• The Scavengers’ Manifesto

    Mass consumption is an unsustainable practice. The earth upon which we live will not be able to absorb the waste we so callously throw its way.

  • JSA pulls out of project over author’s anti-Israel remarks

    Acclaimed author Sandy Tolan, whose scheduled involvement in a unique peacebuilding project last year raised concerns about controversial speakers engaging in dialogue with local Israel and Palestine advocacy groups, is scheduled to speak in Winnipeg on Nov. 19 as part of The Uniter/Mouseland Press Speaker Series.

  • Think of the children

    Shock and despair were in large supply a few weeks ago when the so-called “balloon boy,” six-year-old Falcon Heene, was allegedly trapped in what looked like a large Jiffy Pop high in the sky over Colorado. As the initial story – which was suspiciously short on details – went, young Falcon had become entrapped in his father’s backyard balloon, which then took off in highly dramatic, made-for-TV fashion.

  • The moral question

    The fallout from Israel’s Operation Cast Lead still lingers, much to the annoyance of its new/old Prime Minister Benjamin Netanyahu.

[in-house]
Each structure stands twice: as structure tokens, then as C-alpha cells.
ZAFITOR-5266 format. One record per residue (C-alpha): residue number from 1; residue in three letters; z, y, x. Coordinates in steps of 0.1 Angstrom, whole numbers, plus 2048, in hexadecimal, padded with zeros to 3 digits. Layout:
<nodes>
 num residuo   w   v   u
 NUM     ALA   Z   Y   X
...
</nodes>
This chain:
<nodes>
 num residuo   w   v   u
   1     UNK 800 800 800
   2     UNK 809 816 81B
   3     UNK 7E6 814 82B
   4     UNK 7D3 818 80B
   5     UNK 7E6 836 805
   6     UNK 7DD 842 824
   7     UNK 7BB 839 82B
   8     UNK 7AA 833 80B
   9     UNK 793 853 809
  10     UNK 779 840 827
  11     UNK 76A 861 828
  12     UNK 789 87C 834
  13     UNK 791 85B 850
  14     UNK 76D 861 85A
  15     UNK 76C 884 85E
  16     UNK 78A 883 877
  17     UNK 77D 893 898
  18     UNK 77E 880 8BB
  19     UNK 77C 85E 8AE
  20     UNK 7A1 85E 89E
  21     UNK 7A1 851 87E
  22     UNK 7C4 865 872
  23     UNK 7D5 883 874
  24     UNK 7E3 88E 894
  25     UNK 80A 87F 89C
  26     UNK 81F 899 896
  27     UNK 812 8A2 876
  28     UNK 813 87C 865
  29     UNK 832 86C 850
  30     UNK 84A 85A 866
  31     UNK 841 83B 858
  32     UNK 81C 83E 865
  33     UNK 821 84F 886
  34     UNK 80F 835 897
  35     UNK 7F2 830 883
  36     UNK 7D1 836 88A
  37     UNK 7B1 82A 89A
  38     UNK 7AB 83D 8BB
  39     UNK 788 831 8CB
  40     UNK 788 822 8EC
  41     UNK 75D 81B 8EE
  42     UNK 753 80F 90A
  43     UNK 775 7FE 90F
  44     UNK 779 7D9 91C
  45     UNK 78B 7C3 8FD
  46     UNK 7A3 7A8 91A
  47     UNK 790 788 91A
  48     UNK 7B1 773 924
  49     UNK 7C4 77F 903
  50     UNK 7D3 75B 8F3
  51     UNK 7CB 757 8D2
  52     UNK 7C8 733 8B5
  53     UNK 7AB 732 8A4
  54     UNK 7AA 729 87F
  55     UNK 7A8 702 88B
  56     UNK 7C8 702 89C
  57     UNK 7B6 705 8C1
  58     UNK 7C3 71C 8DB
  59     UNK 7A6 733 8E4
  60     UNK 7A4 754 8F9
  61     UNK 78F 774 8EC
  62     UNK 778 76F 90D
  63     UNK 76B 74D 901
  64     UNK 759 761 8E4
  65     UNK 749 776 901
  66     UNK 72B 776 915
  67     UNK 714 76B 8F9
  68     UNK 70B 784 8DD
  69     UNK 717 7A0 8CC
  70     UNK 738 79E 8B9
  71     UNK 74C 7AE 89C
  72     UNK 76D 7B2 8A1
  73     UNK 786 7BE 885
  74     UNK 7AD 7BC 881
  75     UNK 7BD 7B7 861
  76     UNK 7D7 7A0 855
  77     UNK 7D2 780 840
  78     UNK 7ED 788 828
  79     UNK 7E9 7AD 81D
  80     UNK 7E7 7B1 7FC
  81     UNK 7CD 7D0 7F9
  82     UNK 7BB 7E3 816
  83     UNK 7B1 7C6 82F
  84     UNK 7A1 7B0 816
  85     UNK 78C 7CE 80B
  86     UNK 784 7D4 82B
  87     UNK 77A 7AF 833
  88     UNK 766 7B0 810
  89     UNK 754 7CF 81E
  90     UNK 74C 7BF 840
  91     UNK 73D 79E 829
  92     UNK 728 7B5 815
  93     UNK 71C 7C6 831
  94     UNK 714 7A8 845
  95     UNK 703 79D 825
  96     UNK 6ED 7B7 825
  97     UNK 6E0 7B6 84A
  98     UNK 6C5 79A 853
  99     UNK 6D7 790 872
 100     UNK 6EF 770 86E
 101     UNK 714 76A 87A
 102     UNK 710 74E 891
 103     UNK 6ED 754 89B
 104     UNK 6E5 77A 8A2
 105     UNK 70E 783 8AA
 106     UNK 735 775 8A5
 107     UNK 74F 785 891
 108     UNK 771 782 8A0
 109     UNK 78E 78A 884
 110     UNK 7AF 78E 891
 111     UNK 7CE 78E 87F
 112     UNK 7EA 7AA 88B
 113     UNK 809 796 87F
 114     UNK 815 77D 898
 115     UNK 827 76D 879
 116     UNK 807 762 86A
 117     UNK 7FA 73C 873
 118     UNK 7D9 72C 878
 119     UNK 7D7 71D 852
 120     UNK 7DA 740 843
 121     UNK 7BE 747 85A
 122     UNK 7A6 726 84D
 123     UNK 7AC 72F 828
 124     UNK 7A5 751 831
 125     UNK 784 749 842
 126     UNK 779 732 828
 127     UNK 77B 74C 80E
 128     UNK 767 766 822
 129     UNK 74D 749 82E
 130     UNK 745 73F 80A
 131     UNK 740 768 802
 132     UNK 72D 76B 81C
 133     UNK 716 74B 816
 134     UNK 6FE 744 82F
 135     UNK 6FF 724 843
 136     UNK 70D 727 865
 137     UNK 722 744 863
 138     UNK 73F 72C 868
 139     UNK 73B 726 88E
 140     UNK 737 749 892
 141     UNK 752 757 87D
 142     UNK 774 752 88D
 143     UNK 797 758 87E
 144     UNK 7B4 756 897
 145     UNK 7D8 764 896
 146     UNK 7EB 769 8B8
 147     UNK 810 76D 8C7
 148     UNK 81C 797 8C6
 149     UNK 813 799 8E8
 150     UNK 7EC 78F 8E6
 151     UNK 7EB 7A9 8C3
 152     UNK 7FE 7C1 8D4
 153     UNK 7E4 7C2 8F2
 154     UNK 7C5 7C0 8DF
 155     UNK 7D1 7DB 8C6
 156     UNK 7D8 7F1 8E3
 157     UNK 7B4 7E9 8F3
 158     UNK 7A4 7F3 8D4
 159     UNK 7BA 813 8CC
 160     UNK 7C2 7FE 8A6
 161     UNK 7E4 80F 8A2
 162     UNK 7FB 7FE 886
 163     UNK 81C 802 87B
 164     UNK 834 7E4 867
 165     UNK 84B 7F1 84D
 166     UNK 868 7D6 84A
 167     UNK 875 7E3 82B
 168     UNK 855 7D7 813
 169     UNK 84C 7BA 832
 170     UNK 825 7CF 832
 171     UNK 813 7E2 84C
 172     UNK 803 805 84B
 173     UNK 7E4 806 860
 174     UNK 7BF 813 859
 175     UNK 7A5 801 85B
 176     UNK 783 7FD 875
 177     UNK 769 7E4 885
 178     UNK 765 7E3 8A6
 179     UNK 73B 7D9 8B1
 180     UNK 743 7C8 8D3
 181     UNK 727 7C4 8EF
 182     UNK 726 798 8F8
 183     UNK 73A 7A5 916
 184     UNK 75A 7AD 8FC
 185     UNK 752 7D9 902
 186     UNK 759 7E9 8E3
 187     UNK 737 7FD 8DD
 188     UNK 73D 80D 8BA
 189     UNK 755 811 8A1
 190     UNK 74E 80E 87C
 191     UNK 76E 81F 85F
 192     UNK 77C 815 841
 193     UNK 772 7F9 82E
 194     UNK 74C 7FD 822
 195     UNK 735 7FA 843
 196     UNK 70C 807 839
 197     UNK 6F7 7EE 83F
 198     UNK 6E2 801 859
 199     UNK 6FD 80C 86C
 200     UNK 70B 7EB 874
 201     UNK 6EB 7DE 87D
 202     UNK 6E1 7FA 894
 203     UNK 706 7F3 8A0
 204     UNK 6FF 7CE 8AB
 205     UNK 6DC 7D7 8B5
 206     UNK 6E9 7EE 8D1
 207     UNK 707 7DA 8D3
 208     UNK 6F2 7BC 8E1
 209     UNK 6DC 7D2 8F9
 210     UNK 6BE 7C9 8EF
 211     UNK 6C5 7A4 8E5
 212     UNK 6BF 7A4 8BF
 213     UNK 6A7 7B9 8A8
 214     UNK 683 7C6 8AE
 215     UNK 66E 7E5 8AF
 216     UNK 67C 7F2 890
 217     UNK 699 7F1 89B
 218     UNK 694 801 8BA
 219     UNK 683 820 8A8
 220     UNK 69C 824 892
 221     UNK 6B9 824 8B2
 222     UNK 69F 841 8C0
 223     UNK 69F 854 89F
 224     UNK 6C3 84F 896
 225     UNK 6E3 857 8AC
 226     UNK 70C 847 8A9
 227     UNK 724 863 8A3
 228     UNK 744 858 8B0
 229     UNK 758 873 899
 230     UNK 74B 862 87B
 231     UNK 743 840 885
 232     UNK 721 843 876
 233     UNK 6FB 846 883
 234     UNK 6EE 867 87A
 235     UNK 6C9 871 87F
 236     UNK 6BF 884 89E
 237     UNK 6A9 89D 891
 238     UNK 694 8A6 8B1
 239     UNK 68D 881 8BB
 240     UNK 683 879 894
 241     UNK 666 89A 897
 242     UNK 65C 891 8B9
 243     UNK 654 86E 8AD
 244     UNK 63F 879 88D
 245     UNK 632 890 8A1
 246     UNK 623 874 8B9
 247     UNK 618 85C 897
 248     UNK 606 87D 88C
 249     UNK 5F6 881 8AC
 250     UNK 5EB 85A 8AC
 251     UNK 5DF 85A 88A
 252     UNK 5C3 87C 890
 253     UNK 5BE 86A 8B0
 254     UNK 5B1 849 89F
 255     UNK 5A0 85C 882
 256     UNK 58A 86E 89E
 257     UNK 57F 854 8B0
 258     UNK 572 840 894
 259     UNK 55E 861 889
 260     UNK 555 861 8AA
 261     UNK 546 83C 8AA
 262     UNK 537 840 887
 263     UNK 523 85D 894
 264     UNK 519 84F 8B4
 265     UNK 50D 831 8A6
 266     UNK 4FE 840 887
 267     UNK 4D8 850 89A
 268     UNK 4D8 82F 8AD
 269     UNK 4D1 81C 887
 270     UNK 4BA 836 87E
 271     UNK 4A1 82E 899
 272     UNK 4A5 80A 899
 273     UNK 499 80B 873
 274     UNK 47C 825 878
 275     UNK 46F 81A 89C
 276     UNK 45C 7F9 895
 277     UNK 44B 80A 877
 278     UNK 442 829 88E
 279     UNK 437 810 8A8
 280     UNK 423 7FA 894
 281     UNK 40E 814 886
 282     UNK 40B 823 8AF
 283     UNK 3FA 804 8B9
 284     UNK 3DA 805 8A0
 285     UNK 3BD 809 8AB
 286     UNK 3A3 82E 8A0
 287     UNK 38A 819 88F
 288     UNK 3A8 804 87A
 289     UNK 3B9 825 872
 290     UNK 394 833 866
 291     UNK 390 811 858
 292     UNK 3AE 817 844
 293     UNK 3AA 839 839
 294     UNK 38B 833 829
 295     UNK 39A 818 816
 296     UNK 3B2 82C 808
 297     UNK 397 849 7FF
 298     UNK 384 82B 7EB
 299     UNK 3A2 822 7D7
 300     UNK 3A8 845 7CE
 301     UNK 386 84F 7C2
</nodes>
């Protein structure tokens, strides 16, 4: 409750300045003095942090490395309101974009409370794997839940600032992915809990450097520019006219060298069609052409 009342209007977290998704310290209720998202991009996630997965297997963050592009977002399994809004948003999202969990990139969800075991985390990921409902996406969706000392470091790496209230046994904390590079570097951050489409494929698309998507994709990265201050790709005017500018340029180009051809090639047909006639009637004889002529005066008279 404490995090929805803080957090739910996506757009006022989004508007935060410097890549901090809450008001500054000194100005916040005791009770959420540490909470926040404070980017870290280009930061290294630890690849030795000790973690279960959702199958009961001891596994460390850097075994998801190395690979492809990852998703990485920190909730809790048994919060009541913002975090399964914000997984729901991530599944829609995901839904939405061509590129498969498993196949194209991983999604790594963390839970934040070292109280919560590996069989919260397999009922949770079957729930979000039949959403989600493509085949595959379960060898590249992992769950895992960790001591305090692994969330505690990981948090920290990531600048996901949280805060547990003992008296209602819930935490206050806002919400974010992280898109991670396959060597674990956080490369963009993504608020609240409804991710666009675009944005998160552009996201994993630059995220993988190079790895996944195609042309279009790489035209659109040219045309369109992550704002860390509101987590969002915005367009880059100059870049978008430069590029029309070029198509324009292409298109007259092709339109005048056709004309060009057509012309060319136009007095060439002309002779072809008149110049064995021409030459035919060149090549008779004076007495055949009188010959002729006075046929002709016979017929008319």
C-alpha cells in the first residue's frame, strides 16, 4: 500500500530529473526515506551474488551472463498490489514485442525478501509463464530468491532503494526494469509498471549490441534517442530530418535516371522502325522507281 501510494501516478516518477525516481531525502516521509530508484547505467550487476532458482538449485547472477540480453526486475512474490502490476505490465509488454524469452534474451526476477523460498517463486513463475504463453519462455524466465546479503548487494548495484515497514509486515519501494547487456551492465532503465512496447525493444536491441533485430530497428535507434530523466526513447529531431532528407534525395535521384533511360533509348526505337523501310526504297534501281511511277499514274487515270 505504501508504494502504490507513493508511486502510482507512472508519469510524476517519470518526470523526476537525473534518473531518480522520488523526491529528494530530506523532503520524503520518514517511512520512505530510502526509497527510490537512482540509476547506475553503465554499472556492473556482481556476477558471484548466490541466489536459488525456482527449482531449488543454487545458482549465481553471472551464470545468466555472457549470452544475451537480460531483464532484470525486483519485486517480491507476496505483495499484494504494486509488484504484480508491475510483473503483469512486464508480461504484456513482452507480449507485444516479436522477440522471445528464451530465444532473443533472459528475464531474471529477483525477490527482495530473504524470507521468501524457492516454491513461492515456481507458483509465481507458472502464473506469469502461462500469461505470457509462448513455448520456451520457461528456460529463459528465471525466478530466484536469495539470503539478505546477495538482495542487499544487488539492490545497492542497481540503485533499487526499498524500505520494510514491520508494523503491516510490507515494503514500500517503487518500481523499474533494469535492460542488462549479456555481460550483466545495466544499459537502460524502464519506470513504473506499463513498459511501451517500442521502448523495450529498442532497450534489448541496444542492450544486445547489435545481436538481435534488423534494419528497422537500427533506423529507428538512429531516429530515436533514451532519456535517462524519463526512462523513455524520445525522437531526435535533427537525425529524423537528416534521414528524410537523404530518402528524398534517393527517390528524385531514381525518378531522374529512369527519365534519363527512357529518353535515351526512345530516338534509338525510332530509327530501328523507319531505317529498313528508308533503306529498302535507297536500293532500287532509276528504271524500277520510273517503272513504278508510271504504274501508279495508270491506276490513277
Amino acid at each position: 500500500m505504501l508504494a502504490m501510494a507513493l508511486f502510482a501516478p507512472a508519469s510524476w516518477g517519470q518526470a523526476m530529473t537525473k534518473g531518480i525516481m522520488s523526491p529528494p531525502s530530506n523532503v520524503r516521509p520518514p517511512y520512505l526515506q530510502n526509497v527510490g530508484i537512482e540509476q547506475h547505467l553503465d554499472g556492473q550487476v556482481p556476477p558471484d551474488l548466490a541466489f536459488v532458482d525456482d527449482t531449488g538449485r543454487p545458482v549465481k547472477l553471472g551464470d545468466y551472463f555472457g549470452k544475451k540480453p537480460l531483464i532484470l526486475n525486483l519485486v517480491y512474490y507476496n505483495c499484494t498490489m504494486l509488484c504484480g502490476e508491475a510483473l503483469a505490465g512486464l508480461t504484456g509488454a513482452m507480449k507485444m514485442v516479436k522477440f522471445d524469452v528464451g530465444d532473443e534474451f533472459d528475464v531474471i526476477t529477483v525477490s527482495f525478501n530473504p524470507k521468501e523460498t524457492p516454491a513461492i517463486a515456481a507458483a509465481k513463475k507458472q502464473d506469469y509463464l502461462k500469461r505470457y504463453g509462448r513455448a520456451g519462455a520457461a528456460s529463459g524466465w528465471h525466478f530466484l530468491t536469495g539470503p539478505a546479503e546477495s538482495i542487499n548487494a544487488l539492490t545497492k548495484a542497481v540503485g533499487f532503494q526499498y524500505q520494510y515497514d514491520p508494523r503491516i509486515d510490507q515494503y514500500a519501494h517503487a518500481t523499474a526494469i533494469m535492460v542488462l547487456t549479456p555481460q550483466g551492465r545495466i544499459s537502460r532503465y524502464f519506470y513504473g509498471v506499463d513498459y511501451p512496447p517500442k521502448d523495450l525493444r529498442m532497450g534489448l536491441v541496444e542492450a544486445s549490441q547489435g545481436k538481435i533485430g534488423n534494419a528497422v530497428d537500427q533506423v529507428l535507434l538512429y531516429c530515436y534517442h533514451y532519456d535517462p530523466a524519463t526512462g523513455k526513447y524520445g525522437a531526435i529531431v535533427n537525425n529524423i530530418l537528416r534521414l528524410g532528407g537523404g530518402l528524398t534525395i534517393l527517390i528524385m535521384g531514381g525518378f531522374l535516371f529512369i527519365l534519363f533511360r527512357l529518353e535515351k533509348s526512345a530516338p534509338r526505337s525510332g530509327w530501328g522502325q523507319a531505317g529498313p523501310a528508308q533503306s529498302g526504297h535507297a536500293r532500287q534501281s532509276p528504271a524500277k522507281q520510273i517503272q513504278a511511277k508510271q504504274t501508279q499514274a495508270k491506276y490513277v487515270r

• Iggy’s agenda

    Federal election talk has wound down recently. Thankfully.

  • Life in the Wrong Lane: Why Journalists Go in When Everyone Else Wants Out

    Life in the Wrong Lane chronicles the turbulent professional life of television journalist Greg Dobbs. This compilation of recollections by the long-time television correspondent encompasses a lifetime spent traveling towards and immersing oneself within dangerous situations. As Dobbs himself points out, foreign correspondence consistently requires the willingness to approach and detail unseemly situations which would cause most people to escape rather than draw near.

  • A hopeless illusion

    When it comes to Barack Obama, surprise is hard to come by anymore. Since he first forced millions of politically-dispirited Americans to regain some semblance of adoration for America at home and abroad, he has managed time and again to astound in his success.

  • Stephen Harper, denier of colonialism

    Stephen Harper has a nasty habit of hypocrisy. If his political career thus far can be typified by anything, it is his eagerness to surrender his values to the throne of power.

  • Let the debate(s) begin

    Whoever thought that establishing a Canadian Museum of Human Rights would be so hard? Chances are that Gail Asper didn’t years ago when she began to funnel her late father’s dream of a testament to the too-often misunderstood notion of human rights into reality.

  • Sharing time is over

    “Get a bicycle. You will not regret it if you live.”
    – Mark Twain

    I watched with sorrowing intrigue this past week as events unfolded in Toronto which sent shivers down the spines of cyclists across the country.